History is replete with similar examples of cult practices gone mad; even now, the Aum Supreme Truth cult is on trial for the Tokyo subway gas attacks. Styled as a Buddhist sect, its leader has typical characteristics of a guru - paranoid, authoritarian, and maintaining unassailable belief in an untenable dogma. Instinct might warn of dangers inherent in the aberrant behaviour of such fanatics, but this is not sufficient to classify them as insane, according to Storr. Though gurus have similar psychological profiles to mass murderers, their dogged belief systems are not so different from those of research scientists. Many such scientists held high ranking in the Aum Supreme Truth sect, whose legal defence is as a sincere religious group 'with a genuine interest in science'. Though the law has stripped the sect of its religious credentials, it remains active with income from a chain of computer stores, and is seeking new recruits - especially among scientists.
The binary mathematics of computing - that simple number system of noughts and ones used as the intimate language of modern science - makes the 'sevenness' of colour music, from Plato to De Clario, seem almost a sophistry. Digital technology, with its on-off circuitry, is often likened to the workings of neurones in the brain. The model is seductive and a type of binary organisation is also used in the way general brain functions are classed. Pairs of opposites (reason and emotion, memory and impressions) are assigned to separate brain regions (cortex or limbic system, left or right hemisphere). Mirroring the brain's anatomy, as well as the more obvious dualities of two hands, two eyes and so on, the binary approach is deeply ingrained in human thought; amongst others, Isaac Newton saw the bilateral symmetry of animals as evidence of divine handiwork. Just as the polarizing tendency finds more general expression in our civil institutions - two-party politics and the adversarial system of the law - so it is used as a technique for understanding the brain. But thinking this way will influence the thoughts we have: inevitably, tautologies will arise from using our brain to study the brain.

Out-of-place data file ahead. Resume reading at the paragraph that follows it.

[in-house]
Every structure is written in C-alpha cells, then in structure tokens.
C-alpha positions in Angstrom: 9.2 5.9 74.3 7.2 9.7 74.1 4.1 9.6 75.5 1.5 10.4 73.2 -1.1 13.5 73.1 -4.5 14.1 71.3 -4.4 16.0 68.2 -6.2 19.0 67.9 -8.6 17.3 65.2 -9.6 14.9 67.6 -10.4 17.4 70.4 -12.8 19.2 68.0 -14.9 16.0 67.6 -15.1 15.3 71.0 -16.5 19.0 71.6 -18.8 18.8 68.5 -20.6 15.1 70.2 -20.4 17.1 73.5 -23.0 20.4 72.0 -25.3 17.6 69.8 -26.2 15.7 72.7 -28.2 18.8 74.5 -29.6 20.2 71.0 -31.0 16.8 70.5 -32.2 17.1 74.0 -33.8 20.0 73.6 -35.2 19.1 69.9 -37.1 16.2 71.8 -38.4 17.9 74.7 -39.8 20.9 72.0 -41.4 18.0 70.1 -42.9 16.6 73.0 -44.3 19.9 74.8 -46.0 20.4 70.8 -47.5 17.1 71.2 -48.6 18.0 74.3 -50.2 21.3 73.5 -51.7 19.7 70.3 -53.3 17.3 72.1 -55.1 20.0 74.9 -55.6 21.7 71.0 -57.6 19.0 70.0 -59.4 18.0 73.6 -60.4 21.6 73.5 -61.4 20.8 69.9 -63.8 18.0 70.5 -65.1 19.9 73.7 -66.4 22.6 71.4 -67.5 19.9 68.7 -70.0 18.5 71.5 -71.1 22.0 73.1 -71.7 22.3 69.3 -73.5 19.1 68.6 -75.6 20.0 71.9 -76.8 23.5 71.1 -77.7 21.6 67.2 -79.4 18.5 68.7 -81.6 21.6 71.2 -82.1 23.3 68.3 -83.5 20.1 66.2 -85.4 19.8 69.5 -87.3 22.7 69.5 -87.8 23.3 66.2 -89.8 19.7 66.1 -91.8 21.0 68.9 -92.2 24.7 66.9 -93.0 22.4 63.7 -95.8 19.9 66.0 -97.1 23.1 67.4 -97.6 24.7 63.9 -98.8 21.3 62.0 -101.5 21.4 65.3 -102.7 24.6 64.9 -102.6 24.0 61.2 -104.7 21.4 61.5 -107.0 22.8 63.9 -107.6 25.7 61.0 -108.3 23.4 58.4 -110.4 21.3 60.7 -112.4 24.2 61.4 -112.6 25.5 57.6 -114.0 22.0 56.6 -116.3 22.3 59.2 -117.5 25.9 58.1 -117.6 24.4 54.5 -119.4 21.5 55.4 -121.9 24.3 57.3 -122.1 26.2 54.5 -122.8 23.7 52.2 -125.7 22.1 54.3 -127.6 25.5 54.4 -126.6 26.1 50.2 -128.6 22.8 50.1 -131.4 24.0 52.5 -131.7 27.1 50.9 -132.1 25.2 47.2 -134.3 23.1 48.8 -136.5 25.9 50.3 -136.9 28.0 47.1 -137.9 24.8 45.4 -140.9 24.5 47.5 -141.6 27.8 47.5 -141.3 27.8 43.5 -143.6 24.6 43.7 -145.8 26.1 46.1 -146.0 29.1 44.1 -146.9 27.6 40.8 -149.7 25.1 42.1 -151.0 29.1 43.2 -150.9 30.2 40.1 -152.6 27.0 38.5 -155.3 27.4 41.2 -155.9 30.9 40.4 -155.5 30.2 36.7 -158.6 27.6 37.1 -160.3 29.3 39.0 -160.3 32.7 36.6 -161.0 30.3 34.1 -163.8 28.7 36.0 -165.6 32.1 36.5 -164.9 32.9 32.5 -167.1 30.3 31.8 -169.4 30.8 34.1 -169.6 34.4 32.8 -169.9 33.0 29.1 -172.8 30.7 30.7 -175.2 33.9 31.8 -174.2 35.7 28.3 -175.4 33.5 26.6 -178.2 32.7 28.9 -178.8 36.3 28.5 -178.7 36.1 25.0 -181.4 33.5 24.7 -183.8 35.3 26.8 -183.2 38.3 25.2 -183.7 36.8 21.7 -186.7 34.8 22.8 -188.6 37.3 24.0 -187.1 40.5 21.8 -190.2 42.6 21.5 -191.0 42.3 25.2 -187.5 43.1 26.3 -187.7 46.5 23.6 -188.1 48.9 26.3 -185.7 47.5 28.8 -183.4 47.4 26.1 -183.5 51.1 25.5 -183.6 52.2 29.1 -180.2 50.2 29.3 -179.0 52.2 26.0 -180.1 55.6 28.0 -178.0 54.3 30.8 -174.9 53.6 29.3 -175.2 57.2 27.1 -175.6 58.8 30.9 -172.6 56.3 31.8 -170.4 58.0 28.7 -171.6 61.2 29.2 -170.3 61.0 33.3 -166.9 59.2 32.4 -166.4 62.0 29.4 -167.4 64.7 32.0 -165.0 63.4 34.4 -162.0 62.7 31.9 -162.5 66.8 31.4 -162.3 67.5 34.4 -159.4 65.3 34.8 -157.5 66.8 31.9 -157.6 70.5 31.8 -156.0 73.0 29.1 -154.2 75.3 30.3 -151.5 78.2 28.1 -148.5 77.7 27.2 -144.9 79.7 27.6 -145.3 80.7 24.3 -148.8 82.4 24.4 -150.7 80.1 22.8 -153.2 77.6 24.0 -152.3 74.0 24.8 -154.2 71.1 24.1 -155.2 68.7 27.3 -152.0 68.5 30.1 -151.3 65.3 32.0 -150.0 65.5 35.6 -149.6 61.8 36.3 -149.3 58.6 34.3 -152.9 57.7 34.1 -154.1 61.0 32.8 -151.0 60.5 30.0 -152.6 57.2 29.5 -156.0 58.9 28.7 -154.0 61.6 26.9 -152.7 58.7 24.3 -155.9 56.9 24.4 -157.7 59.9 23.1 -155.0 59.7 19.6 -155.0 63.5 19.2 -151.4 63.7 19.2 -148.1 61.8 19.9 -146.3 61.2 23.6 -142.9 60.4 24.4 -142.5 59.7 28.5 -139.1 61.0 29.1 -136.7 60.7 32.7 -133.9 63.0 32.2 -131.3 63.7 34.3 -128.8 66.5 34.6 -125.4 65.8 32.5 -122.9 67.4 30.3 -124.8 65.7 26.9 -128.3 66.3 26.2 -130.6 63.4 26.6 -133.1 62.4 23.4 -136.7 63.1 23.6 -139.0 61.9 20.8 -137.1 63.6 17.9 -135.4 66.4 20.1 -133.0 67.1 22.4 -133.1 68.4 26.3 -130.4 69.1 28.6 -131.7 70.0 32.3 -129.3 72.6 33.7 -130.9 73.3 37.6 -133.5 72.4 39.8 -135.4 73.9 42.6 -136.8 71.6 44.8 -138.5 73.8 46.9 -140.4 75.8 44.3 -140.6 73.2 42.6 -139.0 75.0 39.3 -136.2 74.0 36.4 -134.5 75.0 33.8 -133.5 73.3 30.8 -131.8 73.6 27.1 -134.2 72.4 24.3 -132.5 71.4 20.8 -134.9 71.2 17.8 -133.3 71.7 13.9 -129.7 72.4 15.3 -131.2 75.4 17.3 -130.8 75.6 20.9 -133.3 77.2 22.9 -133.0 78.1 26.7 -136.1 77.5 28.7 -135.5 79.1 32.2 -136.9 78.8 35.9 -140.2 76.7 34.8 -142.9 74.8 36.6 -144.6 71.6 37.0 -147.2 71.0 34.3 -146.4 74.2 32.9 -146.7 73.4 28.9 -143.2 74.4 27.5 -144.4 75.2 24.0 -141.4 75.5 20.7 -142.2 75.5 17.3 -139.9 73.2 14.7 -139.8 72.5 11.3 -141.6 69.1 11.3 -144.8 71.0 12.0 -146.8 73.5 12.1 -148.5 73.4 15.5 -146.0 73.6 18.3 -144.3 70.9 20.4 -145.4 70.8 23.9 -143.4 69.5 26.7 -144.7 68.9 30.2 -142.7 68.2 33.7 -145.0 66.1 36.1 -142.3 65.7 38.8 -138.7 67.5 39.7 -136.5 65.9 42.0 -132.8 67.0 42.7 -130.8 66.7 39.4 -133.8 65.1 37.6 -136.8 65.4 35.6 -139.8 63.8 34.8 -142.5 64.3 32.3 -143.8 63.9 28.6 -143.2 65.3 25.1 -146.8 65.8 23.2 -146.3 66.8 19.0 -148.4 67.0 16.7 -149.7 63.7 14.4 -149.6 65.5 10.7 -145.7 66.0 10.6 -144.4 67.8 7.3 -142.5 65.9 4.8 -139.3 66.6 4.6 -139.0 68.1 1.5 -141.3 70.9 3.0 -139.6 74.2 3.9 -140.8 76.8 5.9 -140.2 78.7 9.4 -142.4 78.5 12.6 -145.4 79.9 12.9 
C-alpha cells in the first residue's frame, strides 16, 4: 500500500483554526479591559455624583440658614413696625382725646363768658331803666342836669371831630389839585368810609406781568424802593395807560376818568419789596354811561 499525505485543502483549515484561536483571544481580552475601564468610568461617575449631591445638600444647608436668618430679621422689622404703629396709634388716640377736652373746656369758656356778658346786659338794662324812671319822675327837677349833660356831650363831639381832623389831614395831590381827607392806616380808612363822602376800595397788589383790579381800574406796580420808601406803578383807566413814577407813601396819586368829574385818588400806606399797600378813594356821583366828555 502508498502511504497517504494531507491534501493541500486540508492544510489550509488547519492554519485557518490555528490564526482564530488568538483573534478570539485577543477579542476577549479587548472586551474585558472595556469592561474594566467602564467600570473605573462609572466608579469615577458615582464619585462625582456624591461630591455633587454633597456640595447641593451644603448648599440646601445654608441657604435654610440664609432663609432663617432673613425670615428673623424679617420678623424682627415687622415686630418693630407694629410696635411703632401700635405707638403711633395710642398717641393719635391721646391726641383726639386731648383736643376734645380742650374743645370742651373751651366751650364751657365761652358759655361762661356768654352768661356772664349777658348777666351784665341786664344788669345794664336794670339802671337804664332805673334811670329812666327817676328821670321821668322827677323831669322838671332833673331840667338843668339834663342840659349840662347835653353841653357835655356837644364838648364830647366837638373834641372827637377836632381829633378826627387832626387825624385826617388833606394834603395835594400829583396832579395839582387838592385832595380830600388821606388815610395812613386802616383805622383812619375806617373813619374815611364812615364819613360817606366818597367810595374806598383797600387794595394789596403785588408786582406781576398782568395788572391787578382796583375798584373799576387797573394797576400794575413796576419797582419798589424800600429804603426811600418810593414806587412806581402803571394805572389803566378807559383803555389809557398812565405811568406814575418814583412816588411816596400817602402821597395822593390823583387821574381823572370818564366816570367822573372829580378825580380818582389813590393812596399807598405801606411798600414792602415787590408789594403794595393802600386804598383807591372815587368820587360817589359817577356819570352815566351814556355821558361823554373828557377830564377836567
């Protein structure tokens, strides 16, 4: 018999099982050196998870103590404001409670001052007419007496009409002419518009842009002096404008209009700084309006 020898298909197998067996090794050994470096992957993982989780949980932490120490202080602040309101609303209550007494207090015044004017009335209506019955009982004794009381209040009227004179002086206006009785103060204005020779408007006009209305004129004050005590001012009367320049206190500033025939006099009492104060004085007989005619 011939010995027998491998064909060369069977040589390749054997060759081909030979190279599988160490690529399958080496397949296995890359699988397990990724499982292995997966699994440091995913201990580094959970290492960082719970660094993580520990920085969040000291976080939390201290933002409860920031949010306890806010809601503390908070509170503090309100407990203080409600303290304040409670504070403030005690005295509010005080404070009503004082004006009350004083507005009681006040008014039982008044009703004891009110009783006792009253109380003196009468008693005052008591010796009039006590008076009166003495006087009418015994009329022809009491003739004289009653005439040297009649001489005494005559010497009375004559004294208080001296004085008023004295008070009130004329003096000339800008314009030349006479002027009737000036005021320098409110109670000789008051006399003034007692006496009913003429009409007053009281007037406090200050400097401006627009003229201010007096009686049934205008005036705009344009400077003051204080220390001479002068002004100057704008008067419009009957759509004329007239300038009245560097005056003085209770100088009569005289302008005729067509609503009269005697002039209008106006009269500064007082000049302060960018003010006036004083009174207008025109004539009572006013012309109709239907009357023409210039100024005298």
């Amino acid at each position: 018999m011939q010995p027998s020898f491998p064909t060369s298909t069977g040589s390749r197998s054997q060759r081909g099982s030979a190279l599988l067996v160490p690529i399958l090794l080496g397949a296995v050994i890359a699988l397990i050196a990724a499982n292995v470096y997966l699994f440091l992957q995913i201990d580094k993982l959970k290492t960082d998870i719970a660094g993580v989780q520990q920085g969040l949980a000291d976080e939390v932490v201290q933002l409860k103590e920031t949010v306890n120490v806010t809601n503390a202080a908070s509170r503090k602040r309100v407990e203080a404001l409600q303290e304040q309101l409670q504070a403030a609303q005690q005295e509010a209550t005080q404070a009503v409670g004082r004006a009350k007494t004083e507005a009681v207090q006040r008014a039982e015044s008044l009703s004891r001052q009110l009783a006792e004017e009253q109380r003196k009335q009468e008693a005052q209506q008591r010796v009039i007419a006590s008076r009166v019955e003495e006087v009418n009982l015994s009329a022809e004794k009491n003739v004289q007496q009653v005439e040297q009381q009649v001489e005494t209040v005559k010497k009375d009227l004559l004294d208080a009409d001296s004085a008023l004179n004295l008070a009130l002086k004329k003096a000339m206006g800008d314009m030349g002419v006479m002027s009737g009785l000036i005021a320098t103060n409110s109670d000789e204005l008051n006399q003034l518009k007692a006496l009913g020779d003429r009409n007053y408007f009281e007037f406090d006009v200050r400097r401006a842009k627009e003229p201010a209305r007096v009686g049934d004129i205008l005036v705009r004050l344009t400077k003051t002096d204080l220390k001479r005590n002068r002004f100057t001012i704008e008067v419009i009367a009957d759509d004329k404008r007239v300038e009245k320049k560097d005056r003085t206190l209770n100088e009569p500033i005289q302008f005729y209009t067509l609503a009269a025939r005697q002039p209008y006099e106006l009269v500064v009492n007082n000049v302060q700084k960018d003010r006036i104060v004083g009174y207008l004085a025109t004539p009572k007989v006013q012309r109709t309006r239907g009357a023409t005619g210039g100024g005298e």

Francis Crick at the Salk Institute in Lahoya believes that all brain activities can be reduced to neural activity. In "The Astonishing Hypothesis", he claims the combinations of firing patterns possible from countless neurones is sufficient to account for all types of brain activity. With increased computing power and the new mathematics of random behaviour (such as chaos theory), rationalists hope to unravel thought and re-create it as artificial intelligence.
As the neurologist Richard Cytowic has pointed out:
Existing definitions of both brain and mind seem inadequate to define the operation of consciousness, a formidable obstacle as even die-hard number crunchers concede. More cotemporary concepts of a 'multiplex' brain organisation take into account volume transmission, distributed systems, non-linear dynamics and the thermodynamic energy costs of any given biologic neural process. But such ideas are as yet little used or understood. Contradictions inherent in more conventional models led the neurologist A. K. Ommaya to describe consciousness as "a type of emotion".
Other prominent scientists formed the Transpersonal Movement to allot consciousness a special place. TM holds that a universal consciousness resides in a sort of fifth dimension called the psi field, and that each individual's consciousness returns there, as a soul to heaven, after death. The oversoul of the Theosophical Society is remarkably similar, being that part of the immutable principle, or godhead, through which all souls are recycled in the course of reincarnation. Like Carl Jung's collective unconscious, it is used to explain why different individuals, or even separate civilisations, can arrive at the same ideas independently. But pushing consciousness out of the body and off into some mythological realm posits the same dilemmas as traditional religions. Some may be satisfied by these solutions, but science itself may not be a fit tool to explore their metaphysics. Where the agenda is dictated by theology, or even popular mysticism, scientists too often experience spiritual vertigo, coming up with lazy-minded theories about God. Detecting the hand of God in a fractal design seems as deluded to me as discounting geological evidence for the sake of the stories of Genesis.
On the frontiers of science, vast areas of unknown leave plenty of scope for metaphysical speculation. The relatively new field of neurology surpasses even quantum physics as the discipline where the sexy questions are put, where neurologists ponder such problematic ideas as human consciousness. Oliver Sacks outlined the current state of play at a recent address in Australia: